The government has the power of eminent domain, the power to take private property for public use. In addition to creating new roads, this power is used for building schools, hospitals, national parks, and much more. It’s all protected in the Constitution.
The right of eminent domain is enshrined in the Fifth Amendment, but the specific rights of property owners have required more elaboration over the years. To illustrate how things have come about and changed through the years, I’ve made a list of 7 milestone eminent domain cases in history – and what they mean for property owners like you right now.
#1: The first Supreme Court challenge to eminent domain
Kohl v. United States (1875)
The plaintiffs in the case had a leasehold in part of the property being taken. They contested the taking in court and demanded a separate trial for the value of their property. They lost and Cincinnati got its Post Office.
As the first eminent domain case to reach the U.S. Supreme Court, this case stands out. It was here that the long tradition of fighting back against government overreach and under-compensation began. This case was a loss for the plaintiff, which sets the tone for how difficult these cases can be.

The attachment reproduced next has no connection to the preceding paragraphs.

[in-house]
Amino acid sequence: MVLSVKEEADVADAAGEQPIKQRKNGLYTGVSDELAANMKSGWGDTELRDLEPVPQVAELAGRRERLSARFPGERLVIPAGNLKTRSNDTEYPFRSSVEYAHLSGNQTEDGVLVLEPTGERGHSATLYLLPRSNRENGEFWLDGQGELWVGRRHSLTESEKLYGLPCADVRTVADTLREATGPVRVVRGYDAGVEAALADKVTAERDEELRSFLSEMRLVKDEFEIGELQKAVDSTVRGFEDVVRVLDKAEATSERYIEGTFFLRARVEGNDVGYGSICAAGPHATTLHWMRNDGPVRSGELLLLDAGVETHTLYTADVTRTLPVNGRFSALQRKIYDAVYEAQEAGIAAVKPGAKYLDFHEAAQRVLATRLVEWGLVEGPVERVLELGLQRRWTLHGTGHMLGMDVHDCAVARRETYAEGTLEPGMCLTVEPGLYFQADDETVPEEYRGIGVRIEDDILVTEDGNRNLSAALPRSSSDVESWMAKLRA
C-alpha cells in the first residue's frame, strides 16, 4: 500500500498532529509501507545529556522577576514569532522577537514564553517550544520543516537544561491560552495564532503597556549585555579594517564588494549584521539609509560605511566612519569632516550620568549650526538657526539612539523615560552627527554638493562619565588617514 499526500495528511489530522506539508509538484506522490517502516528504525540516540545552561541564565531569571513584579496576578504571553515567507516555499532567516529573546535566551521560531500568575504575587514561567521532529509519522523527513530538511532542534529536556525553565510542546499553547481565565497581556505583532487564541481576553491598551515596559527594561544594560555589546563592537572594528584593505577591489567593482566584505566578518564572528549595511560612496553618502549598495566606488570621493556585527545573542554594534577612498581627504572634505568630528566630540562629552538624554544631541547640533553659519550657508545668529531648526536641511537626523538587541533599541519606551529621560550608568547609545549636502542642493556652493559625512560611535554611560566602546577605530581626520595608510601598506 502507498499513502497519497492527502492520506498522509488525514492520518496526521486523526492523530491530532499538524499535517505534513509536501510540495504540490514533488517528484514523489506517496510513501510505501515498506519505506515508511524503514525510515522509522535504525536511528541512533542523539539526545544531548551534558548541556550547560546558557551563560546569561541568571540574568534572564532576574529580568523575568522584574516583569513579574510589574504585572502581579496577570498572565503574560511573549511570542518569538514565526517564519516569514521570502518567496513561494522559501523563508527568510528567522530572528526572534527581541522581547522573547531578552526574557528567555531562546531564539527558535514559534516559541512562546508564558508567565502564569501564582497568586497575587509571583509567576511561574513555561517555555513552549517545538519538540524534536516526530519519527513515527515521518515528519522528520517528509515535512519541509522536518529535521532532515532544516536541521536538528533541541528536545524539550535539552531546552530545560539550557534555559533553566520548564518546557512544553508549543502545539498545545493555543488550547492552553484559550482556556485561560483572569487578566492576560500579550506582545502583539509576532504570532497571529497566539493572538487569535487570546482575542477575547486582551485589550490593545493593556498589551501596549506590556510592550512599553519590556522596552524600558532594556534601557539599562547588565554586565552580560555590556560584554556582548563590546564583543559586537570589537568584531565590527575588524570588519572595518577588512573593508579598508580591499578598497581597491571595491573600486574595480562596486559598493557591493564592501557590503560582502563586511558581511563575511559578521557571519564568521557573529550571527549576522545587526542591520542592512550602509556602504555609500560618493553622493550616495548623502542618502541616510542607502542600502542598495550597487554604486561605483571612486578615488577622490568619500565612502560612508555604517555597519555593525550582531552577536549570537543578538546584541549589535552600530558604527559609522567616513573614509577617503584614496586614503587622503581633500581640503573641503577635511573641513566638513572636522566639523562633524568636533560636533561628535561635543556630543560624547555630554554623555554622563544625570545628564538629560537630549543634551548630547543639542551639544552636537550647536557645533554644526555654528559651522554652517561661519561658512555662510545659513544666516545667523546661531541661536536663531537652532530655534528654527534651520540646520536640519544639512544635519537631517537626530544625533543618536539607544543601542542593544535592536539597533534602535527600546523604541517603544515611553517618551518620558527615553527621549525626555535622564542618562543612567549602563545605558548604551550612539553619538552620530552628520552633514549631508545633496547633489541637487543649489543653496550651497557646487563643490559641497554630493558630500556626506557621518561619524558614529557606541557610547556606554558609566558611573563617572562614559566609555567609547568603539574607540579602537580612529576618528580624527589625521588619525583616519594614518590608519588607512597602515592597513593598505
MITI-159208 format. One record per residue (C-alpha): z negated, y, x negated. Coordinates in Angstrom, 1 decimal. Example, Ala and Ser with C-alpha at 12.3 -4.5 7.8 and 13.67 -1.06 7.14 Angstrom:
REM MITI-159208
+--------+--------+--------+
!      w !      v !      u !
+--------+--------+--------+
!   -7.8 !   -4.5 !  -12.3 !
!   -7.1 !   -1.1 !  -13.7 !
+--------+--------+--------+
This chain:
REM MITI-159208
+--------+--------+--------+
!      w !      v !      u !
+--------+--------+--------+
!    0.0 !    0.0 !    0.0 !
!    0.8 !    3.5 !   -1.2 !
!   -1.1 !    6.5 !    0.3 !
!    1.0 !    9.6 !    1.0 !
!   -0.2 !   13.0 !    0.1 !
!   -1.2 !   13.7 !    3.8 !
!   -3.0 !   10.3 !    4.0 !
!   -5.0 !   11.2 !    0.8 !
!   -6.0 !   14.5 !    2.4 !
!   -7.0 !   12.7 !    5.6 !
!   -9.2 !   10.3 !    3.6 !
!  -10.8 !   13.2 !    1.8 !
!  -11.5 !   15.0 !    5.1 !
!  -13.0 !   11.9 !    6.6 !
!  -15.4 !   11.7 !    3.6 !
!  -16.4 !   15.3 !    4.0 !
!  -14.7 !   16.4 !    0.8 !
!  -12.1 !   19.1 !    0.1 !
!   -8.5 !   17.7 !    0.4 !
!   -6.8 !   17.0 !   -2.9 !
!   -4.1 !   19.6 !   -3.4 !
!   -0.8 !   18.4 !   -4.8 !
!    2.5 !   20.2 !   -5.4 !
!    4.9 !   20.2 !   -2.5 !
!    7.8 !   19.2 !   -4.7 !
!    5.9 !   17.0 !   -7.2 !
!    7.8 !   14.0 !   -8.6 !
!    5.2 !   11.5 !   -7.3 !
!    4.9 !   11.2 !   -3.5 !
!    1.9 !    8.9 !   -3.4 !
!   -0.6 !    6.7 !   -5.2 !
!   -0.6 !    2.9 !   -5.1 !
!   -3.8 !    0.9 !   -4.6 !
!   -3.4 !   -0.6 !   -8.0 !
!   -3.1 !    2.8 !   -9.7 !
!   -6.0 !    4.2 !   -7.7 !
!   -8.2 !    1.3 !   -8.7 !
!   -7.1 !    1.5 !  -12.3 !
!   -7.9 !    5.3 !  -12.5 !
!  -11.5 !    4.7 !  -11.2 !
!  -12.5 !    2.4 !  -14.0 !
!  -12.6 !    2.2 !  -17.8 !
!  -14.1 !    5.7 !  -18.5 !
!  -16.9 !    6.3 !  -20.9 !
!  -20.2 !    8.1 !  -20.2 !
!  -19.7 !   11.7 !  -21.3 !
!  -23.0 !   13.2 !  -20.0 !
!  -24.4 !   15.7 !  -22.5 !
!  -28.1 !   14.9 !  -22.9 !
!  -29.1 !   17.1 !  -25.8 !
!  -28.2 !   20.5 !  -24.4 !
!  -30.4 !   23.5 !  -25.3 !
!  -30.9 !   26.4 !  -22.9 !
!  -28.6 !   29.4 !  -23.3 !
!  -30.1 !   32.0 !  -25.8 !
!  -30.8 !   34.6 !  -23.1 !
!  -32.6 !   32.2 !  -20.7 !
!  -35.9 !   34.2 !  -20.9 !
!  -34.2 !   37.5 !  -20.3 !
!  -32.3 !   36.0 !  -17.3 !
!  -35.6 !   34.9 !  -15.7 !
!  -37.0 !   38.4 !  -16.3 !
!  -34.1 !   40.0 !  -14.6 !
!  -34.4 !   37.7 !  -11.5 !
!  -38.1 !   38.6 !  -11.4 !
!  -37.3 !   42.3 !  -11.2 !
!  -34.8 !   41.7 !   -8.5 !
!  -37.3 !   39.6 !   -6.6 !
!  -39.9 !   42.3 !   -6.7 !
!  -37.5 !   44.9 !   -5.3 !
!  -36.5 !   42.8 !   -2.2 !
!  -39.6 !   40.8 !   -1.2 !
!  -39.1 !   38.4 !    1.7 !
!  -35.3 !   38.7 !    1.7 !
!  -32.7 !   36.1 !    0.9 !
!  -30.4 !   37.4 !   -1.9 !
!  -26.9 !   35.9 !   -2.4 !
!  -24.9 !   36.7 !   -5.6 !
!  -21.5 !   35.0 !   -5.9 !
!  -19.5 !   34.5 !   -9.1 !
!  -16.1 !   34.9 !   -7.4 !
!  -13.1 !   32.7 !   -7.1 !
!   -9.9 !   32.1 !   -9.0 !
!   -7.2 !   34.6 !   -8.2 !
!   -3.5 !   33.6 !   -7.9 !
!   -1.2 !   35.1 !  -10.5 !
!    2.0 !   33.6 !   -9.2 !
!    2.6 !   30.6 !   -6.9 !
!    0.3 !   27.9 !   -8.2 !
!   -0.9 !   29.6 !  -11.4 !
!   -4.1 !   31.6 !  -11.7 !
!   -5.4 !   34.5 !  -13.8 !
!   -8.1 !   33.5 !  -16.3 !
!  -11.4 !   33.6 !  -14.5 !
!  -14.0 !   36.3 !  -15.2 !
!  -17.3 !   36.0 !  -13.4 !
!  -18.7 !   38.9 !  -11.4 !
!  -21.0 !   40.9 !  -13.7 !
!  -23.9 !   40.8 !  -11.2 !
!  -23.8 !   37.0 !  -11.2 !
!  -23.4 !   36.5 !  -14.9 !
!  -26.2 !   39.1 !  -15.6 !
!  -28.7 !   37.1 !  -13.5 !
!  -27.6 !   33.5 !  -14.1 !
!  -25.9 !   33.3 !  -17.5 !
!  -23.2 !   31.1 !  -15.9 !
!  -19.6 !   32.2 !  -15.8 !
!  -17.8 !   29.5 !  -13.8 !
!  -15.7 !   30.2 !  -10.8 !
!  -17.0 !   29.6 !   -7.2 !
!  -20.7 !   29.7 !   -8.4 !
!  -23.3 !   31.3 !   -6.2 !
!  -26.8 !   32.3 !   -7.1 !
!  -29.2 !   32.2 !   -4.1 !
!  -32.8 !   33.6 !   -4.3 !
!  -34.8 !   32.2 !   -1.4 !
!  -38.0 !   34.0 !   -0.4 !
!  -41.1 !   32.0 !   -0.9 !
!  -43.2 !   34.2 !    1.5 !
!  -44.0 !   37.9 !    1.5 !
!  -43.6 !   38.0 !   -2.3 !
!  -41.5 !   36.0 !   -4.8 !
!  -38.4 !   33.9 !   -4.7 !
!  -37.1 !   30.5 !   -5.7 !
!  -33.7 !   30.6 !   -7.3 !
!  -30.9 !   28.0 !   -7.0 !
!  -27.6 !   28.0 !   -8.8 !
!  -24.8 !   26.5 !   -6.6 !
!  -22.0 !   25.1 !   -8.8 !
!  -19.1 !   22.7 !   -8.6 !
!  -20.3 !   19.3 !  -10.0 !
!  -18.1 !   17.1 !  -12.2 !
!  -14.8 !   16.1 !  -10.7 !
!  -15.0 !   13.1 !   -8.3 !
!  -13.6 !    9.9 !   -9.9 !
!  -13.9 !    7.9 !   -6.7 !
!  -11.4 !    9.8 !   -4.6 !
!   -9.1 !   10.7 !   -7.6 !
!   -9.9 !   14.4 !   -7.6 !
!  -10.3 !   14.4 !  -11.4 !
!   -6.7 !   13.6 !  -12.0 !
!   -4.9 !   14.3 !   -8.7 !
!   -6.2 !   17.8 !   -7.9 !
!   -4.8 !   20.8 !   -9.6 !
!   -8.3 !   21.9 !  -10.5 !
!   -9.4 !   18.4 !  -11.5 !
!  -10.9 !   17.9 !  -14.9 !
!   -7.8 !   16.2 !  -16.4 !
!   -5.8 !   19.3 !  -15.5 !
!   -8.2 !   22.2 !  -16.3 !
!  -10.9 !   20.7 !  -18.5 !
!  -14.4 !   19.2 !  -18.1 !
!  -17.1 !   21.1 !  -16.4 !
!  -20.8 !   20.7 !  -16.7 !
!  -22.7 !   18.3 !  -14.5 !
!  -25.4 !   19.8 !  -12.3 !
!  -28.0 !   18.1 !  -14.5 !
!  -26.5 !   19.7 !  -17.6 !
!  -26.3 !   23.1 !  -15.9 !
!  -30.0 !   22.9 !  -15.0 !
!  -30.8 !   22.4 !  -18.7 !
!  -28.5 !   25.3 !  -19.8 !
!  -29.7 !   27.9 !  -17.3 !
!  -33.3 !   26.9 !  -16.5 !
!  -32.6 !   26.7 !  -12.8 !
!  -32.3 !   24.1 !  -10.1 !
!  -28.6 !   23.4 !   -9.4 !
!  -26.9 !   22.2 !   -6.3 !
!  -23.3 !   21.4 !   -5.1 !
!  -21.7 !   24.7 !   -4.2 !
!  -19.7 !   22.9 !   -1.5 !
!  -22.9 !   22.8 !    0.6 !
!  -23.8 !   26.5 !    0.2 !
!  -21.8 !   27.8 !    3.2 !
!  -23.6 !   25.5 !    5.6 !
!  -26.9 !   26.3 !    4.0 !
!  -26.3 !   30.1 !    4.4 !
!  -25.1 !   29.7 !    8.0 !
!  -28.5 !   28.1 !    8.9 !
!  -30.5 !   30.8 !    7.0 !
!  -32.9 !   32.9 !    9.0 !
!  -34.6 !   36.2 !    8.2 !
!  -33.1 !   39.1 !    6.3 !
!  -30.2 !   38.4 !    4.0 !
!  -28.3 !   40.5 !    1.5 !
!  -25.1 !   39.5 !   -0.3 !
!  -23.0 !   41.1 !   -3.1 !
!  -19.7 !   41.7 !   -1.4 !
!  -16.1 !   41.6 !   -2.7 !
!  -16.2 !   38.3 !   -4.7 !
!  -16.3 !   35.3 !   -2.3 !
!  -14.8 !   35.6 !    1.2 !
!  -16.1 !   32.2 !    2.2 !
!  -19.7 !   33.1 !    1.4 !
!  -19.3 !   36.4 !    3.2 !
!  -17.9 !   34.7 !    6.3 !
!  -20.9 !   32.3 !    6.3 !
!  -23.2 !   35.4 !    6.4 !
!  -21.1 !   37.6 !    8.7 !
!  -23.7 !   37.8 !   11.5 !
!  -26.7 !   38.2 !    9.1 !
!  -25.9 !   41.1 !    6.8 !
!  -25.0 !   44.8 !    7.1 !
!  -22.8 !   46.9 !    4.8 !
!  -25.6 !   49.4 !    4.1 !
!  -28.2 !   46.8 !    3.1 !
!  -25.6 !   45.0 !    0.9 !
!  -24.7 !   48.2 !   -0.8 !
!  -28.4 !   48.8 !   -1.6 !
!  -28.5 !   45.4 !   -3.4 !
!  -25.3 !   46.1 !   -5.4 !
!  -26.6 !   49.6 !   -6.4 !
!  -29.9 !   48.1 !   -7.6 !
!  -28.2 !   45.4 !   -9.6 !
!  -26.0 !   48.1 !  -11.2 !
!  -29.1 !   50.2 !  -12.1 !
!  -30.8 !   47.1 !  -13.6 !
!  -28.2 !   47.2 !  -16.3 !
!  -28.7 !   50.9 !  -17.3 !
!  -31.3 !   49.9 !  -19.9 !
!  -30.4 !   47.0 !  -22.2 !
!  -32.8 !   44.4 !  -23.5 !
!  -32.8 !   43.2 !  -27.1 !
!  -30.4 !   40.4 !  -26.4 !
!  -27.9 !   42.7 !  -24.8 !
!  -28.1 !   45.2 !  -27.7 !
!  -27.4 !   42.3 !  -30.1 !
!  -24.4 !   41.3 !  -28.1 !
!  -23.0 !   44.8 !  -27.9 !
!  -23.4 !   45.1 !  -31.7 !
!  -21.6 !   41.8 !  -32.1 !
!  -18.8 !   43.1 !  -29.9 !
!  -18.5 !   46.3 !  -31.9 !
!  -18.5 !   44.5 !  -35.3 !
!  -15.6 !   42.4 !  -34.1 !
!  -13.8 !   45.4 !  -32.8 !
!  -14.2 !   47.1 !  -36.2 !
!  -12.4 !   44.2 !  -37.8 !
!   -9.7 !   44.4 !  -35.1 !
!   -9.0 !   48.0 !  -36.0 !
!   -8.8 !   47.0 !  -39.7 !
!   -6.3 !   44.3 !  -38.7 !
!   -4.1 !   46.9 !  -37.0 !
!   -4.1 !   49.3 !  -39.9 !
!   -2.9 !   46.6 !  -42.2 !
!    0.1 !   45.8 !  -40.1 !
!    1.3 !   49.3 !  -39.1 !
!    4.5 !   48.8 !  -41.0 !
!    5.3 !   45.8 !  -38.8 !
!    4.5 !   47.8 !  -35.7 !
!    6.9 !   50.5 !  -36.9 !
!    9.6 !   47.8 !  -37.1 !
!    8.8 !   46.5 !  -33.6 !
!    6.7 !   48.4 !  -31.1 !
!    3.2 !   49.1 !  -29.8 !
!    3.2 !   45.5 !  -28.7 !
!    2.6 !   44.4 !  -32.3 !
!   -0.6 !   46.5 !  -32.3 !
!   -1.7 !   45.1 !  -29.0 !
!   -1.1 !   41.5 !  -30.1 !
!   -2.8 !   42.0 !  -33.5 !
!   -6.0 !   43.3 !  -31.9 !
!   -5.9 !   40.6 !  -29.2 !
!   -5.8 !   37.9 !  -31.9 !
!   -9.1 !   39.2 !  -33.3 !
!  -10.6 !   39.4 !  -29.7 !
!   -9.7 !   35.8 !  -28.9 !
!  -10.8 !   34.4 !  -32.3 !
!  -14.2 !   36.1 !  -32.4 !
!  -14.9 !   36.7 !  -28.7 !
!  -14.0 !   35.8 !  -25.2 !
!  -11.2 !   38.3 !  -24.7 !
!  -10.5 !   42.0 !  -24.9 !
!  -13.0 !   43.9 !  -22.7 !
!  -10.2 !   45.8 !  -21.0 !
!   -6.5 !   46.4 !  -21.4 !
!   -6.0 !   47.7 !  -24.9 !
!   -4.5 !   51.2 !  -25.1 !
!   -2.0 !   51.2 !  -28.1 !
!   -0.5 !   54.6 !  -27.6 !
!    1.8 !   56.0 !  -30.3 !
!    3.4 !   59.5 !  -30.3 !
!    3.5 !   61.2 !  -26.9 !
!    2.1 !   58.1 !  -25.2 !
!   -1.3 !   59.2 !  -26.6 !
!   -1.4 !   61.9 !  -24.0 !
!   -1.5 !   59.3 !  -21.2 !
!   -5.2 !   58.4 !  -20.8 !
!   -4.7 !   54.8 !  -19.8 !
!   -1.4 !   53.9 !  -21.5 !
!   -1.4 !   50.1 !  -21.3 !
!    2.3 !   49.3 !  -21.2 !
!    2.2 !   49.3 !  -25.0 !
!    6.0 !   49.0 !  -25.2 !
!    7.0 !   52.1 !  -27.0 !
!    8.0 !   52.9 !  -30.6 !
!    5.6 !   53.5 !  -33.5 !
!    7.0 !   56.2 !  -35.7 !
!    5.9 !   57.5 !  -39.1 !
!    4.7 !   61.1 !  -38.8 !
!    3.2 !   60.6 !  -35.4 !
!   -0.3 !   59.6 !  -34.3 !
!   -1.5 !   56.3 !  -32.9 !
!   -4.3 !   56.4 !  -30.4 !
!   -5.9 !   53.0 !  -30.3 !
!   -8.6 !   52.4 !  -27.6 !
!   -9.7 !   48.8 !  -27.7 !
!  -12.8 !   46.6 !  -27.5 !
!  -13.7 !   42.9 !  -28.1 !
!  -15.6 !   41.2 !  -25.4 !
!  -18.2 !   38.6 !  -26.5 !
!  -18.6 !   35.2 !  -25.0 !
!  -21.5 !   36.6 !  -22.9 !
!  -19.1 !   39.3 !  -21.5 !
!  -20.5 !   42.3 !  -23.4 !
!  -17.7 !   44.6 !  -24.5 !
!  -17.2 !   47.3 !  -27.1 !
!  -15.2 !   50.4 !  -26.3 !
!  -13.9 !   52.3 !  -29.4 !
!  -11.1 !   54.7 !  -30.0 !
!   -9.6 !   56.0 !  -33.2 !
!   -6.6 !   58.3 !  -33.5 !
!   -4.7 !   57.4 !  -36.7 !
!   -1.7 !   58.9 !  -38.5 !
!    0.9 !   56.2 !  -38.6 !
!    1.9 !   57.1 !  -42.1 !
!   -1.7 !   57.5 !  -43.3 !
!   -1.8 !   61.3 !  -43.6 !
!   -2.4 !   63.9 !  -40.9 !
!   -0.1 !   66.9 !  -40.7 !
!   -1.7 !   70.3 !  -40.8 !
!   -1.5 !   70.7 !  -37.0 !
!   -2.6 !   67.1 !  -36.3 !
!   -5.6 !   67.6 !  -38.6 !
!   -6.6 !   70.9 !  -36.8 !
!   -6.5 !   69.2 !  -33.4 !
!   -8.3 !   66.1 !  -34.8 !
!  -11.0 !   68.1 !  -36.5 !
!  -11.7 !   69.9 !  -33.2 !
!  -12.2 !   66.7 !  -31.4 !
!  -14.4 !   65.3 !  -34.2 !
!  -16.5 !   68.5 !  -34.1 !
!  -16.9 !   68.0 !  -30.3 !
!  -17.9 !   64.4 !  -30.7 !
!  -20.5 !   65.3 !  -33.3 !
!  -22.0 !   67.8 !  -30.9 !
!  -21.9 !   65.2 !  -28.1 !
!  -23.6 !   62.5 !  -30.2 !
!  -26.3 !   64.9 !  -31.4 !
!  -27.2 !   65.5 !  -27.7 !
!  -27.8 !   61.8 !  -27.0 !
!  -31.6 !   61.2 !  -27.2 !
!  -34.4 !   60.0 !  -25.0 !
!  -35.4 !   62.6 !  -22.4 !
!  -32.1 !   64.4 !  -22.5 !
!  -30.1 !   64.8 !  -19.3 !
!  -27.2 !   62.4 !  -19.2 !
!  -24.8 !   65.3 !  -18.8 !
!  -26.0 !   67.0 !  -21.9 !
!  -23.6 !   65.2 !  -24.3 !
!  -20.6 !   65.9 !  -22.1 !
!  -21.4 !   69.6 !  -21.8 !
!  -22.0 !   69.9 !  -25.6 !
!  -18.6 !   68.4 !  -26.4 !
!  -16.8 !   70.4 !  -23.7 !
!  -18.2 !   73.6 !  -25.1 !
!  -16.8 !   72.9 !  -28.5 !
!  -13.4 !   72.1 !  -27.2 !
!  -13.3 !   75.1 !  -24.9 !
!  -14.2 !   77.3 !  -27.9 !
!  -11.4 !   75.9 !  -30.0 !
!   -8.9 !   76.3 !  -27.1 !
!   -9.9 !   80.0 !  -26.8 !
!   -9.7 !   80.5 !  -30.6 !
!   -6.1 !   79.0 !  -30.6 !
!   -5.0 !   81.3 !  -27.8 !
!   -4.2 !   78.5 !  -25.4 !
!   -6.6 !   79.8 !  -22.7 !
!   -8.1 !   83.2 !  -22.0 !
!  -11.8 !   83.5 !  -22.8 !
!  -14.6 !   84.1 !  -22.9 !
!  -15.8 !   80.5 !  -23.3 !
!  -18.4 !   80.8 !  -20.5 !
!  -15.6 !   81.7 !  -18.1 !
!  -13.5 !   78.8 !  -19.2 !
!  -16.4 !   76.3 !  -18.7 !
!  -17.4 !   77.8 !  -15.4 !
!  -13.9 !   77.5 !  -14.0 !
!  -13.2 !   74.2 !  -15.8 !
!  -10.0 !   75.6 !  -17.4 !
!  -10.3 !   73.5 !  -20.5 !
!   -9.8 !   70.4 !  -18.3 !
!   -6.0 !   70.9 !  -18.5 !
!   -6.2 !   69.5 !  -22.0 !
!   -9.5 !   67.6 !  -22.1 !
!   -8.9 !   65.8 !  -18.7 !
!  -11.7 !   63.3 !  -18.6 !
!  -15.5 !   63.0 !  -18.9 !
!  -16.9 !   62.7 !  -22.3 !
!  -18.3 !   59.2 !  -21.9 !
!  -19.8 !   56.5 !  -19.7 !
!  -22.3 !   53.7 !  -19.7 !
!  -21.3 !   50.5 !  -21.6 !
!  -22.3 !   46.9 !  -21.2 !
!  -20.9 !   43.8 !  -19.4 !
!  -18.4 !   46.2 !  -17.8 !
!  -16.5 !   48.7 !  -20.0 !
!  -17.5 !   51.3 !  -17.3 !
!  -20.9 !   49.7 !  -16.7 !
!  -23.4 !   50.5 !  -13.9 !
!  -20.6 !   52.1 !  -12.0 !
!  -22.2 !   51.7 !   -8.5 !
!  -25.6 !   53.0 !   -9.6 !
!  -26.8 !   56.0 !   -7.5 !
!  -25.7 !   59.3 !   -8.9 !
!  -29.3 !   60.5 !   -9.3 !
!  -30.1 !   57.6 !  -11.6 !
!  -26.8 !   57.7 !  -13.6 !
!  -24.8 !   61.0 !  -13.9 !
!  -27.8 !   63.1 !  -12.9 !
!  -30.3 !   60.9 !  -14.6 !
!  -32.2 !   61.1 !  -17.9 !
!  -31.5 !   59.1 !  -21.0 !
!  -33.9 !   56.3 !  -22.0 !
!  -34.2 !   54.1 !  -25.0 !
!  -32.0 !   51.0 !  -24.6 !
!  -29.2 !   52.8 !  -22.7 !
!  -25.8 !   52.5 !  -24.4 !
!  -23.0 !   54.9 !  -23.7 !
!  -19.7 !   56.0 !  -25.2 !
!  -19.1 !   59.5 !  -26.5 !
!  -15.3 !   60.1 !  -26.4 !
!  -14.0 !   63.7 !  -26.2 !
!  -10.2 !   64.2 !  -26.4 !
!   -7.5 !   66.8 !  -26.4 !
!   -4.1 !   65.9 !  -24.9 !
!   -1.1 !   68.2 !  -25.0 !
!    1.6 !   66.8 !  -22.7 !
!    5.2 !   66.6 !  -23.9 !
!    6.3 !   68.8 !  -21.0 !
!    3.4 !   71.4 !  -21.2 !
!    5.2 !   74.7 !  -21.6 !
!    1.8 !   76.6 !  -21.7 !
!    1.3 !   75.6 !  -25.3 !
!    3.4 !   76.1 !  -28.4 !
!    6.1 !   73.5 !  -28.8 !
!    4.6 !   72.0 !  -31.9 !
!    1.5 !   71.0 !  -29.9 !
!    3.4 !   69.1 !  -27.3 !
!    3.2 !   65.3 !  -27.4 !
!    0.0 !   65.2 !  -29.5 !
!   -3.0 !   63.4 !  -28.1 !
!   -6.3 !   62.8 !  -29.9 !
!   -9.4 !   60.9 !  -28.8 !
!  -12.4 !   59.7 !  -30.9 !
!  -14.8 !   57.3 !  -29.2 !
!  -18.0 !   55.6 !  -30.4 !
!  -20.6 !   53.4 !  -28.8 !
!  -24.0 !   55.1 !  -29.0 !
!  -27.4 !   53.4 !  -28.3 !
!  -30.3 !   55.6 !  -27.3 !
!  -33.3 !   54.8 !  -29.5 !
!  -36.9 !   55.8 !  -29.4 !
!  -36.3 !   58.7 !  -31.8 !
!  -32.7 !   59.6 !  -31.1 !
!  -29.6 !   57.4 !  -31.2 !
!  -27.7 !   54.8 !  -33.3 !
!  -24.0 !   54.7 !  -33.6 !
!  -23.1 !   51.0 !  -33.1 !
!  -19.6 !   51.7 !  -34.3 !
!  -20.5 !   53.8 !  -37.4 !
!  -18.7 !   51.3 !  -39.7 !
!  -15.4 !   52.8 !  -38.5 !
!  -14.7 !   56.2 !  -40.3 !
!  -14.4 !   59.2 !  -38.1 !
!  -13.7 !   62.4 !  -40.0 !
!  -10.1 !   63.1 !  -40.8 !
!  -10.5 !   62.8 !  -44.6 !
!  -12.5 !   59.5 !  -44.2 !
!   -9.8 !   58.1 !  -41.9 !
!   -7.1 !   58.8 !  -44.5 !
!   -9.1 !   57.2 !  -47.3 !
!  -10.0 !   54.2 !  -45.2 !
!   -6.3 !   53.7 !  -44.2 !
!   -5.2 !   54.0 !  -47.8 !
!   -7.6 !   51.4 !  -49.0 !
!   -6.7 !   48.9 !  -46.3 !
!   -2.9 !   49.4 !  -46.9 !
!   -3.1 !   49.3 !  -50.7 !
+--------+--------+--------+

#2: Due process and just compensation for your property
Chicago, Burlington & Quincy Railroad Company v. Chicago (1897)
The Illinois Supreme Court connected the eminent domain authority of the Fifth Amendment with the due process clause of the Fourteenth Amendment. Essentially, this is the case that determined that due process is owed to property owners in eminent domain cases, and the state has to provide just compensation for seized property.
Ironically, the court found that the $1 award was, in fact, just compensation in this case.
As a private property owner, you cannot simply refuse eminent domain. Just compensation is generally your only recourse. This decision had a ripple effect through the court system, and helped ensure that the government cannot simply seize property without paying you fair compensation.
#3: Clarifying what a “taking” really means
United States v. Lynah (1903)
If nearby construction of government facilities inadvertently destroyed your property, did it technically take your property under eminent domain law? That was the question raised by Lynah. The government facilities in question here were dams and other controls along the Savannah River, designed to make the river more navigable and productive. The changes ended up flooding a 420-acre portion of a plantation used for growing rice. As the water level rose, the land became unusable.
The owner sued, and the case reached the Supreme Court. The court sided with the owner, ruling that it was an “inverse” eminent domain taking and awarding a fair market value of $10,000 as just compensation.